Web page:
When I set out on Sunday morning, my purposes were two. First and foremost, I wanted to get back in shape from my recent ankle injury by doing some cycling along a section of the lovely C&O Canal Towpath. It is 180-odd miles long and runs along the Potomac from Washington, DC, far into the western mountains of Maryland (yup, we have mountains) to Cumberland. The canal is mostly dry and filled with trees now, but the towpath remains and is popular with runners, cyclists and horse traffic.
But my second purpose was to scout out caves. In previous cycling trips along the C&O Canal, I've noticed several cave entrances in the cliffs along the way. Maryland is not a state known for its exceptional caves, unlike the neighboring Virginias or even Pennsylvania (though we do have more caves than Delaware!) Our caves also tend to be quite small, but to quote Master Yoda, "Size Matters Not".
First the cycling: I started at Dam #4 at about Mile 84 on the towpath. Unfortunately, the towpath between miles 86 and 88 was damaged during a flood and is "not passable". Large signs proclaim this which I choose to ignore. I cycled over increasingly narrow, overgrown trail until I came to a point where the cliffs on one side converged with the river on the other side. A few feet of dense, poison-ivy-choked shrubbery stuck tenaciously to the few feet of space between the two. OK! So the way really is closed! I retreated back to Dam #4 and took the five-mile detour up and over the surrounding country roads to McMahon's Mill at Milepost 88. The day was lovely and warm, but not too hot, with a good breeze and bright sun. Perfect for cycling.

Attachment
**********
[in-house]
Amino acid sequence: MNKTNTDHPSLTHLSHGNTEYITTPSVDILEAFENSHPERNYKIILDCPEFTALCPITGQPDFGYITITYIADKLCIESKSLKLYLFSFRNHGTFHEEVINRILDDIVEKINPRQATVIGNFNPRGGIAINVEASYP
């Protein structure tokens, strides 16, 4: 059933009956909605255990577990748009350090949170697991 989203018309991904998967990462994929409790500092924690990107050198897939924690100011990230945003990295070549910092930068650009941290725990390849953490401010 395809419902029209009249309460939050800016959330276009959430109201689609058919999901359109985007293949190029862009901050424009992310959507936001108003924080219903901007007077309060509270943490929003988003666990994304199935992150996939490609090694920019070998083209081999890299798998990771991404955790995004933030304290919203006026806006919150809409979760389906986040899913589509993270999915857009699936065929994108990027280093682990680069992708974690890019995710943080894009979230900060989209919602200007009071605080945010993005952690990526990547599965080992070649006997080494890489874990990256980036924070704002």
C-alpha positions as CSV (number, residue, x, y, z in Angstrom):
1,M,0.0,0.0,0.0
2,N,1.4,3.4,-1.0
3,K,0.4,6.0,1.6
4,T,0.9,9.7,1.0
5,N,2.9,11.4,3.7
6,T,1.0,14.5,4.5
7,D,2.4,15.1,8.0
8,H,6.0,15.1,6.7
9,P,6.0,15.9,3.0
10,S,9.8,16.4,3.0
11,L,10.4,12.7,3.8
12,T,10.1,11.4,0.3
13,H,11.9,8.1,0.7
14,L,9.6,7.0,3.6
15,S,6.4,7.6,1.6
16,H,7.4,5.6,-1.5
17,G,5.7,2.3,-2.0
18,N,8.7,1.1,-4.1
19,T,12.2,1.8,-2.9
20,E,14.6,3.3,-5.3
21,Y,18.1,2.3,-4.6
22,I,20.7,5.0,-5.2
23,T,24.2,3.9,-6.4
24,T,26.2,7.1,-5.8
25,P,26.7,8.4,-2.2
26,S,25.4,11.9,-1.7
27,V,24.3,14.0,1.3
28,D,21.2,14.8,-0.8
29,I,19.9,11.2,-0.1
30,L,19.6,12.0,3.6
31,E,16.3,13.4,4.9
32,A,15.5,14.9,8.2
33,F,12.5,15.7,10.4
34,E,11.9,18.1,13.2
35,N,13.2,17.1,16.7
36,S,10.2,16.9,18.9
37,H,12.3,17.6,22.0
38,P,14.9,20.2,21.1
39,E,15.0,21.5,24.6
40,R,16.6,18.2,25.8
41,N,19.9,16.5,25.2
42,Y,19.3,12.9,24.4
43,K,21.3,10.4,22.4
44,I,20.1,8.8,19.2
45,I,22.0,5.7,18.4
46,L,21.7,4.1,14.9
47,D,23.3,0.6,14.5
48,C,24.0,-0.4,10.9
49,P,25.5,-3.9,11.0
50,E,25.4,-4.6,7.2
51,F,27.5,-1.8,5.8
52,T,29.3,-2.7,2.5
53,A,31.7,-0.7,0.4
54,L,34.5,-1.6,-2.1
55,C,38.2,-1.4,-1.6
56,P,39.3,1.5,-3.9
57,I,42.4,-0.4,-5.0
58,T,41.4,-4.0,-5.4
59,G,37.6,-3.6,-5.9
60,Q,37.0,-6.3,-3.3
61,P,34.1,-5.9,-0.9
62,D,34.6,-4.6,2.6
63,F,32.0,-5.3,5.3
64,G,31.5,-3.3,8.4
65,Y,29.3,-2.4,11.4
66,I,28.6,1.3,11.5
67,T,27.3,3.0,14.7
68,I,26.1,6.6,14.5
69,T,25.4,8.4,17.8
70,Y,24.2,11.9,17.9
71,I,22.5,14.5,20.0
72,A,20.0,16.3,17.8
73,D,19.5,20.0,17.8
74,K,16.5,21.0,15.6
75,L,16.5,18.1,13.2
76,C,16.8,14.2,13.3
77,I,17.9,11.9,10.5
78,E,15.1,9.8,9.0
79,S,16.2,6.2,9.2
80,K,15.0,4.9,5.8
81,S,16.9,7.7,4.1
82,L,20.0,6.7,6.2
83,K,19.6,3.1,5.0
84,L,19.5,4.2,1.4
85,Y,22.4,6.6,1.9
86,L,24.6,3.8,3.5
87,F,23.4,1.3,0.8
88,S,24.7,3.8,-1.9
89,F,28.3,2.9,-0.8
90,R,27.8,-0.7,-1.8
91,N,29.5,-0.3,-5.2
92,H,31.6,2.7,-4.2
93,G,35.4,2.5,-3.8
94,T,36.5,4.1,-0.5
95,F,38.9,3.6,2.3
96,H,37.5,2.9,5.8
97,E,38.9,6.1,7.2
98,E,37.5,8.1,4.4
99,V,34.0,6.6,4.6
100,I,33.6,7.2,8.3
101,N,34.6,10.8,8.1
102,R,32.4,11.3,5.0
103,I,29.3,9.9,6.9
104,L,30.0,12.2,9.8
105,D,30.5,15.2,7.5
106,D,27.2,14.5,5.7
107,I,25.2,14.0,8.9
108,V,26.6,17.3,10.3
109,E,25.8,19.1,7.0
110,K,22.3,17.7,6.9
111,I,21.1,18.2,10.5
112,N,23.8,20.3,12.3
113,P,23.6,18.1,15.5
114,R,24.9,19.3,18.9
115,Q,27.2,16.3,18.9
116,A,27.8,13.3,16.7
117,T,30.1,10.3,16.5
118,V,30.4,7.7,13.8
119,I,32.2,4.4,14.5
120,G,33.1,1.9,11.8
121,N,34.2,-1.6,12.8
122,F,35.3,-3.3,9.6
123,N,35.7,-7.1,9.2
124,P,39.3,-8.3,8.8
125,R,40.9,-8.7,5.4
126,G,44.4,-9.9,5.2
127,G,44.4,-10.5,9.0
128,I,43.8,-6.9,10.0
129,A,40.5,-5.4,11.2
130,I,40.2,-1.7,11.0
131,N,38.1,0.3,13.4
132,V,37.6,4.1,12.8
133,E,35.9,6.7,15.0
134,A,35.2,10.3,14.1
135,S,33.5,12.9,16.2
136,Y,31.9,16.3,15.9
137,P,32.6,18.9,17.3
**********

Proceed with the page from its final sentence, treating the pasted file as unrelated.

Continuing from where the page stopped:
Once the route descends back to the river, I was in the section known as the Big Slackwater. The river was calm enough here that the canal diggers hadn't bothered to blast their way through the hard limestone cliffs. Boats were shunted out into the calm river for a few miles and mule-powered motive force walked along a nice path at the edge. There were a few miles of lovely waterfront realestate with cliffs on the other side. I met two rock climbers scaling a nice-looking 50' cliff; have to come back here when my foot is healed and try it out. There were also numerous cliff openings which I checked out. I'll describe these all together at the end.
The canal came back into being and I spent most of my time winding through nice, dense forest interspersed with views of the river on one side and fields on the other. Not many people were about in the relatively isolated stretch of the canal. The day wore on and I realized that two months of convalesence have left me pathetic and weak! By five, I reached Williamsport and turned around just past mile marker 100. More than half-way done with the Canal! With an aching knee and sore rump, I turned for home and got back without incident.
Total milage: about 45 miles.
Some healthy-looking cave crickets roughly actual size. Crickets like this are uncommon in the nearby WV caves and I was surprised to find so many here.
The Home Cave